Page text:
Amazing Race: CBSA Edition: Completing Antidumping RFIs In Less Than 30 Days

Posted in Antidumping, Trade Remedies

When the Canada Border Services Agency initiates an antidumping case in Canada, they send the Dumping RFIs to exporters and foreign producers identified by the complaining domestic producer by snail mail. These important packages take many days to reach their destination – while the clock is ticking on the firm deadline.  The exporters and foreign… Continue Reading

Canadian International Trade Tribunal Issues Practice Notice On Filing Questionnaire Replies

Posted in Antidumping, Trade Remedies

On June 10, 2016, the Canadian International Trade Tribunal (“CITT”) issued a Practice Notice entitled “Filing of Questionnaire Replies and Revisions and Issuance of Revised Investigation Report”.  In antidumping and countervailing duty injury inquiries, the CITT issues questionnaires to producers, importers, foreign producers and purchasers.  The CITT compiles the information and data provided by respondents… Continue Reading

Canada Initiates Antidumping Case Against Concrete Reinforcing Bar From Several Countries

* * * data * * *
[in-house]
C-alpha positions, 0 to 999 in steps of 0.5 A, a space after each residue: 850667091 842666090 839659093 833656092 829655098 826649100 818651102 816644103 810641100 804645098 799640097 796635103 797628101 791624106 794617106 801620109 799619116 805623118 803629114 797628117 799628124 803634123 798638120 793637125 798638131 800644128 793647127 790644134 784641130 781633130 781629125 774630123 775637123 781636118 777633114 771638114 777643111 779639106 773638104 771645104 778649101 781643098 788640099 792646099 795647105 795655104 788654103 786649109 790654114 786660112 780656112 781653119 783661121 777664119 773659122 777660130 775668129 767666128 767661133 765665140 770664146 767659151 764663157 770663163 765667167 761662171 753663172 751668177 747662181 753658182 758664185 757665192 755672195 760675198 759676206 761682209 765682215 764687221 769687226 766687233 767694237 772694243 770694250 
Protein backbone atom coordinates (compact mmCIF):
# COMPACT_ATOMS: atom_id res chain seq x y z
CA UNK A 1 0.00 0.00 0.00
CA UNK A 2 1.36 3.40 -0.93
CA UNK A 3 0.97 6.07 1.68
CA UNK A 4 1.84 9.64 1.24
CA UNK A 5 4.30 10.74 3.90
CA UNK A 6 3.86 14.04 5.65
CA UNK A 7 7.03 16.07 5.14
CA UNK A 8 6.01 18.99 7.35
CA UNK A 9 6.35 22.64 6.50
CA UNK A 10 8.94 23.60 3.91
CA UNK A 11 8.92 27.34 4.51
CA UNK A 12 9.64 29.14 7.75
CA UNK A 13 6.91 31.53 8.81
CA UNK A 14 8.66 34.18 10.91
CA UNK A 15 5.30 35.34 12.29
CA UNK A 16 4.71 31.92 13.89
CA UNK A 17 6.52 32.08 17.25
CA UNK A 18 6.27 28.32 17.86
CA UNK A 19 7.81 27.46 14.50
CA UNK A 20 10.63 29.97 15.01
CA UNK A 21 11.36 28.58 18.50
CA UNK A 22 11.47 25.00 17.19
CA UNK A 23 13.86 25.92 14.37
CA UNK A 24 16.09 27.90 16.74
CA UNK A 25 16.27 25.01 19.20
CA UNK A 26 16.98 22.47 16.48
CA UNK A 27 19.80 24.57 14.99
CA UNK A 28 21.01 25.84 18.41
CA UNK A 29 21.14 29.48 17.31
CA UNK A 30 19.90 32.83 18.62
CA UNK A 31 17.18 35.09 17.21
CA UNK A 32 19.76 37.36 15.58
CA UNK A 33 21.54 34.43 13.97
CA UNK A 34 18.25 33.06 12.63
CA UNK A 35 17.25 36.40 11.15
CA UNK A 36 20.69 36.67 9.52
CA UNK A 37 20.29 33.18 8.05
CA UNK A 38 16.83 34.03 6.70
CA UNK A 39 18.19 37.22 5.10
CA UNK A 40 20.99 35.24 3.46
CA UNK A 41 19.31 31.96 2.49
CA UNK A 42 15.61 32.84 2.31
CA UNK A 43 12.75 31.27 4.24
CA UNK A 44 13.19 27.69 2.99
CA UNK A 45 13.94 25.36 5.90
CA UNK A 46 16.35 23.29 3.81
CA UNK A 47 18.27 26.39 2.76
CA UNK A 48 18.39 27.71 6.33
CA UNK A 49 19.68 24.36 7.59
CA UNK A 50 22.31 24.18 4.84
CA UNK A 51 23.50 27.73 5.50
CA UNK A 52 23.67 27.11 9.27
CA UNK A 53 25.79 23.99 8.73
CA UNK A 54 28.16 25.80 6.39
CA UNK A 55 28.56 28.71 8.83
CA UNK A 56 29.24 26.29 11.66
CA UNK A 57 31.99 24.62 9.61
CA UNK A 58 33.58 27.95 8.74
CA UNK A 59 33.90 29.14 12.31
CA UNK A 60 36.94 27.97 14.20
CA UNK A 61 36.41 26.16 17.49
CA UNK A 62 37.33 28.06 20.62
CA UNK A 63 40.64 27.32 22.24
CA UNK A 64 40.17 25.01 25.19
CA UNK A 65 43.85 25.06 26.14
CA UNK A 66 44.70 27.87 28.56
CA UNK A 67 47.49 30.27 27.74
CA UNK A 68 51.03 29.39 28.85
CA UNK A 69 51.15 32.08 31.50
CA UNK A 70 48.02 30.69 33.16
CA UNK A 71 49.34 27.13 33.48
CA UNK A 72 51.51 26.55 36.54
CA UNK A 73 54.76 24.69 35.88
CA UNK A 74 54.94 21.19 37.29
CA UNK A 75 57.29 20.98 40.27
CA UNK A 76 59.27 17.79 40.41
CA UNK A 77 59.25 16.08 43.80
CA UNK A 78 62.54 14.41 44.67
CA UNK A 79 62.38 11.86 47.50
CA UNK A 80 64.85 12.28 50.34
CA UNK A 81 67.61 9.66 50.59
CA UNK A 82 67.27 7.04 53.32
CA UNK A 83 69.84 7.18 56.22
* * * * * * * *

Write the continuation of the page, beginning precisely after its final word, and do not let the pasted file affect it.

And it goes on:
Posted in Antidumping, Trade Remedies

On August 19, 2016, the Canada Border Services Agency announced an antidumping investigation against concrete reinforcing bar (also known as rebar) from Republic of Belarus, Chinese Taipei, the Hong Kong Special Administrative Region of the People’s Republic of China, Japan, the Portuguese Republic and the Kingdom of Spain.  In 2014, provisional antidumping duties were imposed… Continue Reading

ACE Allows For Stricter Customs Enforcement

Posted in Aerospace & Defence, Agriculture, Antidumping, Border Security, Controlled Goods Program, Corporate Counsel, Criminal Law, Cross-border deals, Cross-border trade, Customs Law, Export Controls & Economic Sanctions, Exports, Legal Developments, Trade Agreeements, Trade Remedies

Originally Published by the Journal of Commerce in August 2016 In the face of its recent reorganization and enhanced computer system, it was really only a matter of time before the trade community started to see Customs and Border Protection (“CBP”) better organize its enforcement efforts, and now the first tangible step has been publicly… Continue Reading